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Dirty Pakis

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You are 7 years old. You do not understand why your Qatari classmates look at you with such derision when you tell them that you’re half Pakistani. For the remainder of your school years, children mock you with a stereotypical Indian accent, make remarks on your distinctly South Asian appearance, and at times resort to calling you a “dirty Paki.”

You are 10 years old. After years of your cultural heritage being forcibly removed from you, your mother decides it is time that you finally learn to embrace yourself as you are and encourages you to wear salwar kameez one Eid. Your father tells you that it makes you look low class and unkept.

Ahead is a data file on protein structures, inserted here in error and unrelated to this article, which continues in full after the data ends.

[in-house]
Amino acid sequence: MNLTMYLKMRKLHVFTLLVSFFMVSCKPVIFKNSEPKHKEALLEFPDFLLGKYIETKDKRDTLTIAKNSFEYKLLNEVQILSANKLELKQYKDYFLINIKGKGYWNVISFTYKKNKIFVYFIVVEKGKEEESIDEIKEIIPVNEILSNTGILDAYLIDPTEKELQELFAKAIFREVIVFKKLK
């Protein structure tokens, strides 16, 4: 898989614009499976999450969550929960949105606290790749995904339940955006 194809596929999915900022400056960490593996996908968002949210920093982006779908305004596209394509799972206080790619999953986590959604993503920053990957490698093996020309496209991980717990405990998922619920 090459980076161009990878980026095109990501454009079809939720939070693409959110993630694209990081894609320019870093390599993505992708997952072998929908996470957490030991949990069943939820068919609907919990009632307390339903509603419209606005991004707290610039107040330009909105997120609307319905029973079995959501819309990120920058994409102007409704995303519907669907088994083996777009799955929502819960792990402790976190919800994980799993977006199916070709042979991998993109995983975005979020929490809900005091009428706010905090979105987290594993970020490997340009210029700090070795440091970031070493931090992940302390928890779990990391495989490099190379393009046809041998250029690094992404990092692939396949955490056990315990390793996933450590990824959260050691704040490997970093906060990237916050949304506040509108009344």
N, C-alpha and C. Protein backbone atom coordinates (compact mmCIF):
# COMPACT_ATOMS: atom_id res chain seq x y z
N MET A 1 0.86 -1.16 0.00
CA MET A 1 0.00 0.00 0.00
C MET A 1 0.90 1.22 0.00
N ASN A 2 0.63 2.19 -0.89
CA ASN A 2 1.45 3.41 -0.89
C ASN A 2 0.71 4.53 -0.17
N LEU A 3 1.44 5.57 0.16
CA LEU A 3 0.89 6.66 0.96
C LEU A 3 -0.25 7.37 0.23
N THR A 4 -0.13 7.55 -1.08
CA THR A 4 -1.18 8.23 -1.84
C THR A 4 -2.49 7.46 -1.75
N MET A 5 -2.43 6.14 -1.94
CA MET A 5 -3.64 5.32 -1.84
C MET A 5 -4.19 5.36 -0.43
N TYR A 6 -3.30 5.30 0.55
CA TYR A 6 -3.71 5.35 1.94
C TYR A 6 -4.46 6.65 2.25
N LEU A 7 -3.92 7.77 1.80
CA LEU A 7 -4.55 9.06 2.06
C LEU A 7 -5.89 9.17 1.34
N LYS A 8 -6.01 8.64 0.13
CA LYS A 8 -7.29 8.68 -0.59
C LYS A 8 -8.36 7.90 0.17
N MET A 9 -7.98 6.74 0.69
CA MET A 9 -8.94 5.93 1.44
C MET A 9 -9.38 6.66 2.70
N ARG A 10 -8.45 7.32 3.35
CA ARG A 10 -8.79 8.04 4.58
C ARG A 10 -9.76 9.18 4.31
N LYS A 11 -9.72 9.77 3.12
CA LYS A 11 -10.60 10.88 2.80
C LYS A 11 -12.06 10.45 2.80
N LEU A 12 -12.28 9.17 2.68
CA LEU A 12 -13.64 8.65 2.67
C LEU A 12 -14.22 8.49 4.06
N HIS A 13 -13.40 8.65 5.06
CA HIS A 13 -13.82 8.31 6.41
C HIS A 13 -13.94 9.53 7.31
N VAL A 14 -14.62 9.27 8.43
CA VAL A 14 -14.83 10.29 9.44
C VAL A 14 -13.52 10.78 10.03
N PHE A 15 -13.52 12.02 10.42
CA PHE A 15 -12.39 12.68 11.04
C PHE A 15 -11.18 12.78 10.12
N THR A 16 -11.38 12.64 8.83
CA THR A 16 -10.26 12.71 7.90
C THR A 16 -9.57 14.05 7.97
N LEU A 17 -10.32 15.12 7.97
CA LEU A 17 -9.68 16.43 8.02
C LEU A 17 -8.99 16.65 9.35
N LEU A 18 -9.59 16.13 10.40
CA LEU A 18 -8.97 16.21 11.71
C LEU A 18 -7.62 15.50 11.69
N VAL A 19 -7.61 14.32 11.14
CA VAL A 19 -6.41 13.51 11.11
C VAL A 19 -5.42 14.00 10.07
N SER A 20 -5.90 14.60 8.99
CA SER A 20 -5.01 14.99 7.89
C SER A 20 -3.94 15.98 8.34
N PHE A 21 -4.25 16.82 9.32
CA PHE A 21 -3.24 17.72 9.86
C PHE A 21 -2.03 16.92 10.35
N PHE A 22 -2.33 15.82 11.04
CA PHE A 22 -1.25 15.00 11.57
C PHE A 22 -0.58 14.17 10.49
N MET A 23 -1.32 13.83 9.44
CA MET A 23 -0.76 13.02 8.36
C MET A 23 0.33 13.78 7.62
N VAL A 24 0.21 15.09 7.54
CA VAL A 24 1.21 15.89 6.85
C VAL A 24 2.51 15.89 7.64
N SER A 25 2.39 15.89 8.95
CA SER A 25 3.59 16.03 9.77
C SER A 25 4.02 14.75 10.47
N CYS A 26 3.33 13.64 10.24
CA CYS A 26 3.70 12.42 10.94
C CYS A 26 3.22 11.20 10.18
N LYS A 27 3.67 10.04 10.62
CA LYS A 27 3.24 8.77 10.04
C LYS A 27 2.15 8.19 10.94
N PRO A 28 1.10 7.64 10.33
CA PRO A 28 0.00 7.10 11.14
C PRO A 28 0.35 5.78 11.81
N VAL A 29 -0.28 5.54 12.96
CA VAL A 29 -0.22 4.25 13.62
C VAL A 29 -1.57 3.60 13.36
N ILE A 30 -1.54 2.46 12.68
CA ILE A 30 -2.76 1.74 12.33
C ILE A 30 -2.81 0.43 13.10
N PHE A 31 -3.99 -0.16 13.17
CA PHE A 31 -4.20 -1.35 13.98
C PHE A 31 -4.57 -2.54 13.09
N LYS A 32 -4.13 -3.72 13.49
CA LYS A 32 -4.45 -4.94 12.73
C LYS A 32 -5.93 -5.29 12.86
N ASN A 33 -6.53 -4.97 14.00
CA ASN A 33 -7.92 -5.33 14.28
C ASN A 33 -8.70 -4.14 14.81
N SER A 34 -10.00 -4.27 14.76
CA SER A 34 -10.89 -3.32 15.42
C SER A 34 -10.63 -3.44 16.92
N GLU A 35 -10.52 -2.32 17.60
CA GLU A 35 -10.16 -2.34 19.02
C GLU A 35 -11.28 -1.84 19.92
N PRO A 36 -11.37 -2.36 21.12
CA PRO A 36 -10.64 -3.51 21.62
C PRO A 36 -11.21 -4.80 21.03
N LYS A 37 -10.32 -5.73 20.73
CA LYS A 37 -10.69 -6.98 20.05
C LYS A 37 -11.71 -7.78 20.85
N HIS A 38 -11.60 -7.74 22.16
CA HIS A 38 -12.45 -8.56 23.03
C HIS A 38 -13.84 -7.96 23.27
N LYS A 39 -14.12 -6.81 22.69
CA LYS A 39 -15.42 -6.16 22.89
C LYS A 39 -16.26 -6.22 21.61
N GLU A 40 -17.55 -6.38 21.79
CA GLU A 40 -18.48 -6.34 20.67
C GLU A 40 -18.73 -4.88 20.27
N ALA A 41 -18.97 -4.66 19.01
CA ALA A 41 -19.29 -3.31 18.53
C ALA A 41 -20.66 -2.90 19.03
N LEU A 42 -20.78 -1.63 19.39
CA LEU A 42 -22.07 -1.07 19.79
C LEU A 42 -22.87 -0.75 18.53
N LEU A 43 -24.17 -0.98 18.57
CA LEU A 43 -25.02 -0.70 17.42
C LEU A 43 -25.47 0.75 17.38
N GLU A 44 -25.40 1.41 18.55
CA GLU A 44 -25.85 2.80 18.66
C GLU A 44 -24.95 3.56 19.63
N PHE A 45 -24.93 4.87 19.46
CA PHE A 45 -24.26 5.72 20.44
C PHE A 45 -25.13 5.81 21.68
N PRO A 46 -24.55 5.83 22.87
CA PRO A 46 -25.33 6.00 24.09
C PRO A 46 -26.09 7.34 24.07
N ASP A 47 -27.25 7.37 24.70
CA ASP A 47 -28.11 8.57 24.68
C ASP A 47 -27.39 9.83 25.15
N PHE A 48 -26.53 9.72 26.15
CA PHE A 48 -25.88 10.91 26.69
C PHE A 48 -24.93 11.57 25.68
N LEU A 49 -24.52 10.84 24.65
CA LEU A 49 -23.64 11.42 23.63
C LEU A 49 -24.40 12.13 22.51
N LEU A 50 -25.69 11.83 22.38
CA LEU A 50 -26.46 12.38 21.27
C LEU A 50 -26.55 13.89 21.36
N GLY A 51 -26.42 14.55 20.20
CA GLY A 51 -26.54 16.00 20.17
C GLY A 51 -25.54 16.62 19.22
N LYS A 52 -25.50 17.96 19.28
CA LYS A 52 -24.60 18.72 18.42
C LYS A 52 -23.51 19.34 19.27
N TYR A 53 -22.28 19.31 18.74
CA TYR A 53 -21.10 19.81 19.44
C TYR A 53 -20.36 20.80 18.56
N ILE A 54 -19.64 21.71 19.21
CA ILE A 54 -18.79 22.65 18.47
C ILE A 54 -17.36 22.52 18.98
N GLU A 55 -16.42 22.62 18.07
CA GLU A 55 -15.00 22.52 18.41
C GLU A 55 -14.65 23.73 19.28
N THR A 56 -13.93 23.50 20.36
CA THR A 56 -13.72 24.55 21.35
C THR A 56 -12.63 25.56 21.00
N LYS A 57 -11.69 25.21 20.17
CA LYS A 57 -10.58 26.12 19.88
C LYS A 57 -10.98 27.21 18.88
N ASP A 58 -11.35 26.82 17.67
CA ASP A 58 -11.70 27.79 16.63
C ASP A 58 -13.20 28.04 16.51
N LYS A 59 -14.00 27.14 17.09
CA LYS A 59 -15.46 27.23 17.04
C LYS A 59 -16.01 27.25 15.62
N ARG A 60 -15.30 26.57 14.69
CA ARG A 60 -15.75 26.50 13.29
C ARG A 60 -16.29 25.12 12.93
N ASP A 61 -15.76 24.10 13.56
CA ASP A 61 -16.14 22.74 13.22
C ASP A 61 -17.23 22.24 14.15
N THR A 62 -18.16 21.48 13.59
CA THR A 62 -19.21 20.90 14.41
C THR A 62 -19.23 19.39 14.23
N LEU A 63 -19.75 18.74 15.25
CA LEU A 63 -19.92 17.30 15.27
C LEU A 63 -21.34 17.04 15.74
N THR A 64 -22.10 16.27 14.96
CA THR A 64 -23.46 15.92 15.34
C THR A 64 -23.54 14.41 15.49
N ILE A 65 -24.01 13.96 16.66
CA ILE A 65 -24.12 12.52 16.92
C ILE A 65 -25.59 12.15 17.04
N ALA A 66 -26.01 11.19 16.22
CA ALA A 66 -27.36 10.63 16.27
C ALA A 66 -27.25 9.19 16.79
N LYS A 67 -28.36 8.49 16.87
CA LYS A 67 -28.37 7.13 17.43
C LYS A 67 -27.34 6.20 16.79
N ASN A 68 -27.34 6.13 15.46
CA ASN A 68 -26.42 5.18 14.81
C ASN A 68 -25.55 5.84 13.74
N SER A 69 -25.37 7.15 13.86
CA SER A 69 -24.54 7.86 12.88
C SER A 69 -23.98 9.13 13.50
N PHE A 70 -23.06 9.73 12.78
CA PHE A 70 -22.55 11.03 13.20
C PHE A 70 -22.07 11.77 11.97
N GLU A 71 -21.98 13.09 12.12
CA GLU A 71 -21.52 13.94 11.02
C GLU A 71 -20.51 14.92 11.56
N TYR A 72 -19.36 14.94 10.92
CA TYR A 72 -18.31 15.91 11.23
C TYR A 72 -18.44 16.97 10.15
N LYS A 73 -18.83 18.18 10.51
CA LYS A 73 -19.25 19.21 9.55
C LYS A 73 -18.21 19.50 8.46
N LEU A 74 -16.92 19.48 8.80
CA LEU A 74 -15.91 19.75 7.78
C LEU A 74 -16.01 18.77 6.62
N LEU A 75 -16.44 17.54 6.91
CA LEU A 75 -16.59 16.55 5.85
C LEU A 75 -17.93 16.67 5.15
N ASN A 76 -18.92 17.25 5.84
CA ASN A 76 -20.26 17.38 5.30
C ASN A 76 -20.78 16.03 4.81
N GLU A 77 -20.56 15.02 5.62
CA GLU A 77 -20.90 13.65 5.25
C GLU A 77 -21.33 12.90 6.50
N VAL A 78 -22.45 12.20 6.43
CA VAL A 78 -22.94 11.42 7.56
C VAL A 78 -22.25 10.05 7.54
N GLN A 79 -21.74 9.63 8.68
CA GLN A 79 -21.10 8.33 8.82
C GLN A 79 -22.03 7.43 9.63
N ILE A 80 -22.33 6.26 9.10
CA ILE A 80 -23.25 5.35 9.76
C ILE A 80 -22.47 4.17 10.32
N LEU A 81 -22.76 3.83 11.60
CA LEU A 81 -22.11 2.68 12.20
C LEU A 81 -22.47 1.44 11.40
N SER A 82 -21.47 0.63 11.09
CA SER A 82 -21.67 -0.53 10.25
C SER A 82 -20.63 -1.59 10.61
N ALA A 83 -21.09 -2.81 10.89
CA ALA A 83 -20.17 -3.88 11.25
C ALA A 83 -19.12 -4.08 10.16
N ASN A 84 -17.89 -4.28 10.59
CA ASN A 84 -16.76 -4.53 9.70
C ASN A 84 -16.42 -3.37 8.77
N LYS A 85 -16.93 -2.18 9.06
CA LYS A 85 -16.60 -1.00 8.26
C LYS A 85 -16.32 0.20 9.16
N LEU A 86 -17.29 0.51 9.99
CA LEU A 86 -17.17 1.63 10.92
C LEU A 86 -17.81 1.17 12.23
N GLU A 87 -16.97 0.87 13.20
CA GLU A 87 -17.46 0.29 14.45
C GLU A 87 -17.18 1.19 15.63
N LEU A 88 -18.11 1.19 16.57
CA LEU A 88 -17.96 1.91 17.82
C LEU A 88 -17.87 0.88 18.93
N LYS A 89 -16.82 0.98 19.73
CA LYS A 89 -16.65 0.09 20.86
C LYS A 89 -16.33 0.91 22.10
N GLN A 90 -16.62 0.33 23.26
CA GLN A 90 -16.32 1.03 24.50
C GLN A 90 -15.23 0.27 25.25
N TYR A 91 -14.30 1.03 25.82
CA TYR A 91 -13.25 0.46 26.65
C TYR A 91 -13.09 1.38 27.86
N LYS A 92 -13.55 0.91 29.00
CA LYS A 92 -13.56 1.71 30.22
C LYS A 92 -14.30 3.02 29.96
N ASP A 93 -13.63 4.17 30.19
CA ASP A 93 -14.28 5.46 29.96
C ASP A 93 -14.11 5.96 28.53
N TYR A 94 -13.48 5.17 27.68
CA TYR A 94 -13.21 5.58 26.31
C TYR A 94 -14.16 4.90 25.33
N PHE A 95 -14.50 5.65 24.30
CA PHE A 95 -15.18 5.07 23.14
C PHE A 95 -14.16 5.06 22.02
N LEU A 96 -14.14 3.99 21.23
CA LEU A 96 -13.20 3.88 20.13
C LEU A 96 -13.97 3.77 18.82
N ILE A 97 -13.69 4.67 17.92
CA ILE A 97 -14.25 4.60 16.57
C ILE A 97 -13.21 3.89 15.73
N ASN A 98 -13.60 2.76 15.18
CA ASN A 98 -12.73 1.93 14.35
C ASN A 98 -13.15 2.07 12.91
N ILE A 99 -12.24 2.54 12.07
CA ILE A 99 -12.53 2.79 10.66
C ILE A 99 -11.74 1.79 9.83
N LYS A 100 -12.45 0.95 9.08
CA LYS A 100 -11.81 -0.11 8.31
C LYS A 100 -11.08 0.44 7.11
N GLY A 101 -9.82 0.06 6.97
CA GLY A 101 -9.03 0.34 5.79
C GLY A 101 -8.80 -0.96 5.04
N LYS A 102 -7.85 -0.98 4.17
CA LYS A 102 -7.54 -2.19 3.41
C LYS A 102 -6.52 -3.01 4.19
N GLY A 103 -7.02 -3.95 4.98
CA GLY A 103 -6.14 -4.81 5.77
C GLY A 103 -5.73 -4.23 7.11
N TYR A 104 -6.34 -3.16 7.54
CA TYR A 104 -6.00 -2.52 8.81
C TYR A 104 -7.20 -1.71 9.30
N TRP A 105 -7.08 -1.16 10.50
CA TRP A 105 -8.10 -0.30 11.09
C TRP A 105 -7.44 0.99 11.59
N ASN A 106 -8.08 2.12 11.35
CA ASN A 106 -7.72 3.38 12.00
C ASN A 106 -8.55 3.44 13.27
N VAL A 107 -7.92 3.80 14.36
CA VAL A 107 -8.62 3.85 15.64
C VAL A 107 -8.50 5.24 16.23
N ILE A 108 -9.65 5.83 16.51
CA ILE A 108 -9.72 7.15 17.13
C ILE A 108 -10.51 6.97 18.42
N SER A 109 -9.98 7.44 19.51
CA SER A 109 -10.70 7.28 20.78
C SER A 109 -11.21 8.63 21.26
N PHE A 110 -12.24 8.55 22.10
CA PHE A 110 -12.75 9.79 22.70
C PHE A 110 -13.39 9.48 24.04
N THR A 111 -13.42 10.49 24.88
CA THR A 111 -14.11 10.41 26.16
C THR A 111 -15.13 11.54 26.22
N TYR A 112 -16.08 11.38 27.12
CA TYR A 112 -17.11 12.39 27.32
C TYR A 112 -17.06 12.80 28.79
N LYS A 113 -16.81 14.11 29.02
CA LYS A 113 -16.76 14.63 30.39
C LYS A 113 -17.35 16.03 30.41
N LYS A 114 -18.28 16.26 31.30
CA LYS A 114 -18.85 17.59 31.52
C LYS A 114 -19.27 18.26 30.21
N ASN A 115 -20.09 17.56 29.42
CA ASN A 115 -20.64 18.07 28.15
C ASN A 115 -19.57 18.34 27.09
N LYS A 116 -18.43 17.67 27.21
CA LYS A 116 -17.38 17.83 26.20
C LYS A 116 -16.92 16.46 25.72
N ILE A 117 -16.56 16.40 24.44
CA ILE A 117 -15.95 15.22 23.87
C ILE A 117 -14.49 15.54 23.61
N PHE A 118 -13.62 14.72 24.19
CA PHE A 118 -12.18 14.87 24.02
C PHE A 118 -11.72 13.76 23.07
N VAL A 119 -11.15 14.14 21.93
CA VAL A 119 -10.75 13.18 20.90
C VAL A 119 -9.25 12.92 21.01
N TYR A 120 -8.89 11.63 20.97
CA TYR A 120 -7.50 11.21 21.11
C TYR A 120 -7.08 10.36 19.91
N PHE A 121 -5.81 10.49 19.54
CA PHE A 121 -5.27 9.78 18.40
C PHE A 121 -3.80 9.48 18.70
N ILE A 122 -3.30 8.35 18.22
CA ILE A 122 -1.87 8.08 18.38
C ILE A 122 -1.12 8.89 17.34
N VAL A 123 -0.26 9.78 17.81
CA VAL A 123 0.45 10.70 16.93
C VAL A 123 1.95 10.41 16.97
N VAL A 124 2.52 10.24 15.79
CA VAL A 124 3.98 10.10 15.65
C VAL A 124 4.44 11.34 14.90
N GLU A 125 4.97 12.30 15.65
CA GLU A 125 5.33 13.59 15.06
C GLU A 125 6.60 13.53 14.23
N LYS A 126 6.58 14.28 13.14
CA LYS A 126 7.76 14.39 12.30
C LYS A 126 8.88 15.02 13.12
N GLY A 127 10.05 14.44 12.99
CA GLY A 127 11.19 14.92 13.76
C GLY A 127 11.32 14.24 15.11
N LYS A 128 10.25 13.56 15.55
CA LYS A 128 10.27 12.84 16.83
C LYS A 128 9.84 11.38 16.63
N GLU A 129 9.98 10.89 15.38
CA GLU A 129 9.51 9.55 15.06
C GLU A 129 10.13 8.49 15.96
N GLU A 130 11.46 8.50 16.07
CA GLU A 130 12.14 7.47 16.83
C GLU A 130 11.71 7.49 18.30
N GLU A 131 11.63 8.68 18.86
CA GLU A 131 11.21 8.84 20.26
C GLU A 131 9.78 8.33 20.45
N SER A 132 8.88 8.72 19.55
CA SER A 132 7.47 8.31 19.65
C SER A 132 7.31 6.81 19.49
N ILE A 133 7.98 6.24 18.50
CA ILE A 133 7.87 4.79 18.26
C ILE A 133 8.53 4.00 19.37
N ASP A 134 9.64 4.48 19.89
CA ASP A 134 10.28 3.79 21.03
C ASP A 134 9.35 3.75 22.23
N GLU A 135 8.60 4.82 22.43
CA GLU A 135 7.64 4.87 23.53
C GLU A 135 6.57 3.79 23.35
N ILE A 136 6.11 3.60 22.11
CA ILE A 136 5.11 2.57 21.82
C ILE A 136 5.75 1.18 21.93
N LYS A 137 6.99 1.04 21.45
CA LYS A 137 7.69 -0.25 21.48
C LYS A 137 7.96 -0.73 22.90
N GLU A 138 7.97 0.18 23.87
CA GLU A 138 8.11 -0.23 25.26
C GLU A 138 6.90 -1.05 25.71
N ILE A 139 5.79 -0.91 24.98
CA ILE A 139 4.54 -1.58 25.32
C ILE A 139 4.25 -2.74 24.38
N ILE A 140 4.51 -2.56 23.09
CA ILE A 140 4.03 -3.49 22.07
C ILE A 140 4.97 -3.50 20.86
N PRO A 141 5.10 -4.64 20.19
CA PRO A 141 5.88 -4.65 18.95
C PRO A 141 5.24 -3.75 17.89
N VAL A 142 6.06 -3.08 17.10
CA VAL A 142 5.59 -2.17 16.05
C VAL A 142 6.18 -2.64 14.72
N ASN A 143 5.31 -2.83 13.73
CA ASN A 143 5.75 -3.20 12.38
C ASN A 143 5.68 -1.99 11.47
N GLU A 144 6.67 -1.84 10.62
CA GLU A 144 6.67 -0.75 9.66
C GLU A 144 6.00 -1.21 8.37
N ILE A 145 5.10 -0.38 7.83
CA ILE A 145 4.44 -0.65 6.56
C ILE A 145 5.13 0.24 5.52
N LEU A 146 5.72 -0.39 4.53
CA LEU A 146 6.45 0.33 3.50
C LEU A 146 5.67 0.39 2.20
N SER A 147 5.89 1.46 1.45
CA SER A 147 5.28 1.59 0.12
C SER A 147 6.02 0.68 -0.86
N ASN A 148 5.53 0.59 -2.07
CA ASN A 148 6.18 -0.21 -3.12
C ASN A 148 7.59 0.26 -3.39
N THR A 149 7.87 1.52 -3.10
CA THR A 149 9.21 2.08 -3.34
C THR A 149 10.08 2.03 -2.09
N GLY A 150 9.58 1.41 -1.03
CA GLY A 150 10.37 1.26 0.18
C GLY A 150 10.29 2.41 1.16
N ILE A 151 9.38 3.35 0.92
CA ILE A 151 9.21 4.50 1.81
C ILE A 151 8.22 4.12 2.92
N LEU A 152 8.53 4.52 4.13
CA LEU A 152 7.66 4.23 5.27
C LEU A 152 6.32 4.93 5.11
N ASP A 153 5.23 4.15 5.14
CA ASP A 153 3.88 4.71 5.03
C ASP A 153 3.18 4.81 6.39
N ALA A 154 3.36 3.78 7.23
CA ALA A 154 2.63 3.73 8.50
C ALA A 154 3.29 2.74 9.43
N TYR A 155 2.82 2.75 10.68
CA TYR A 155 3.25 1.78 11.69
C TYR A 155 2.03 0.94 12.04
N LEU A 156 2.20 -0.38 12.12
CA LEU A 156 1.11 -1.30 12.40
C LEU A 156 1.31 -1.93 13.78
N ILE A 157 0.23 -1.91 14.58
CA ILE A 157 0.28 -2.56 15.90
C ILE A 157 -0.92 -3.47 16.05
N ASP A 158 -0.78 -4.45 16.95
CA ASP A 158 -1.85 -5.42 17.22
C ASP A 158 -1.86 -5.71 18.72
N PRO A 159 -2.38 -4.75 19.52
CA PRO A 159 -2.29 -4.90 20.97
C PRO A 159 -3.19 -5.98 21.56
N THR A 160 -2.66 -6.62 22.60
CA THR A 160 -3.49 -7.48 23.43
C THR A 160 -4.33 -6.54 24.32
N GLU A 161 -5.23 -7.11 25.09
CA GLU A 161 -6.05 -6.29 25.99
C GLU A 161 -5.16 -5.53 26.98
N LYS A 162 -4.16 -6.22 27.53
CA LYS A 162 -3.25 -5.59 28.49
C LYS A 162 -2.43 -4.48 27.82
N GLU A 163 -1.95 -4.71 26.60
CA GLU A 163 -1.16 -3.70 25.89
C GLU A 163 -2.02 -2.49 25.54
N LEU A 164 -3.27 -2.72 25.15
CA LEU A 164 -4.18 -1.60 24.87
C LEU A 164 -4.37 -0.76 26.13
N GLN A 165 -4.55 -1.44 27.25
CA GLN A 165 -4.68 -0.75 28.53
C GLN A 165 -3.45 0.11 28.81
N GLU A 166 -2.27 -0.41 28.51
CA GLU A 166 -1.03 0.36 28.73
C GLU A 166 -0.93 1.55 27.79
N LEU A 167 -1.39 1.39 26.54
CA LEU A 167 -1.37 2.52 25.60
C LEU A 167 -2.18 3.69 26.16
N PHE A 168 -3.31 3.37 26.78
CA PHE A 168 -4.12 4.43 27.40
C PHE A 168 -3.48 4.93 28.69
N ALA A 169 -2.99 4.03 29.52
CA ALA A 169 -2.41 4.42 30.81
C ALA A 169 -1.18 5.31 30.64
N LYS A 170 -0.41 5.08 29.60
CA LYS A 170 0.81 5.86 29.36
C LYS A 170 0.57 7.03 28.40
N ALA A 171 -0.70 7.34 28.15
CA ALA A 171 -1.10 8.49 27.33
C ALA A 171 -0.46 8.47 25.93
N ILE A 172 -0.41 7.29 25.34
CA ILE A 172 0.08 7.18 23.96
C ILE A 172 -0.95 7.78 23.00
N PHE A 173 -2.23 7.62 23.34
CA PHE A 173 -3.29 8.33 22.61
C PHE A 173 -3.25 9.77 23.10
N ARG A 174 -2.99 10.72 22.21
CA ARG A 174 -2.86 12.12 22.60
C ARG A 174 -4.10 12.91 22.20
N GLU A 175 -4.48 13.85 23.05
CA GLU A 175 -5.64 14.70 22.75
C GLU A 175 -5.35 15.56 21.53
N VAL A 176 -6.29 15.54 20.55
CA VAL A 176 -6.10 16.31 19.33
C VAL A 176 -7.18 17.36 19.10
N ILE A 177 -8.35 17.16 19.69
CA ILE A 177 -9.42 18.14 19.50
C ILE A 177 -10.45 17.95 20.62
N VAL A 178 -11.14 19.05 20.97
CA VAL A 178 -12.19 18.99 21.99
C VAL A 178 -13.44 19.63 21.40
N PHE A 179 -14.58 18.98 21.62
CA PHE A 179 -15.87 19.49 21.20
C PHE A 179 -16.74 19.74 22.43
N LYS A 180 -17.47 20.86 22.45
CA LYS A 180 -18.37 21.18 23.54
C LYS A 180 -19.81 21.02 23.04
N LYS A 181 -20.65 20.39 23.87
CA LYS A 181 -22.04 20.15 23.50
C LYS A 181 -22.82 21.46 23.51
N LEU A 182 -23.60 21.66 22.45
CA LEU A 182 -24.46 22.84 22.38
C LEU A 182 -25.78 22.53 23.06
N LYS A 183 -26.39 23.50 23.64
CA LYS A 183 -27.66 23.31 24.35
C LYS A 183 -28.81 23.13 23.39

You are 18 years old. You are excited to attend a university with a sizeable number of South Asian students, assuming that this will finally be a safe space for you to explore aspects of who you are that were taken from you so long ago. Who could possibly be racist here? During a late night drive, a friend you’ve made here tells you how uncivilized and unhygienic he thinks “Pakis” are.

You are 20 years old. One day at work, you see an ad on YouTube for the country’s largest cell phone service provider featuring two South Asian men. They speak broken Arabic in a funny accent because they are immigrants like your mother was, and they struggle to learn a new language. They are simpletons, so much so that they do not understand how a mobile phone works. The men are working class or lower, with families who rely on their remittances back home. The men exemplify what it means to be South Asian in Qatar. Uneducated, poor, absent-minded, simple, dirty Pakis.

Ameena is a junior at Georgetown studying International Politics.



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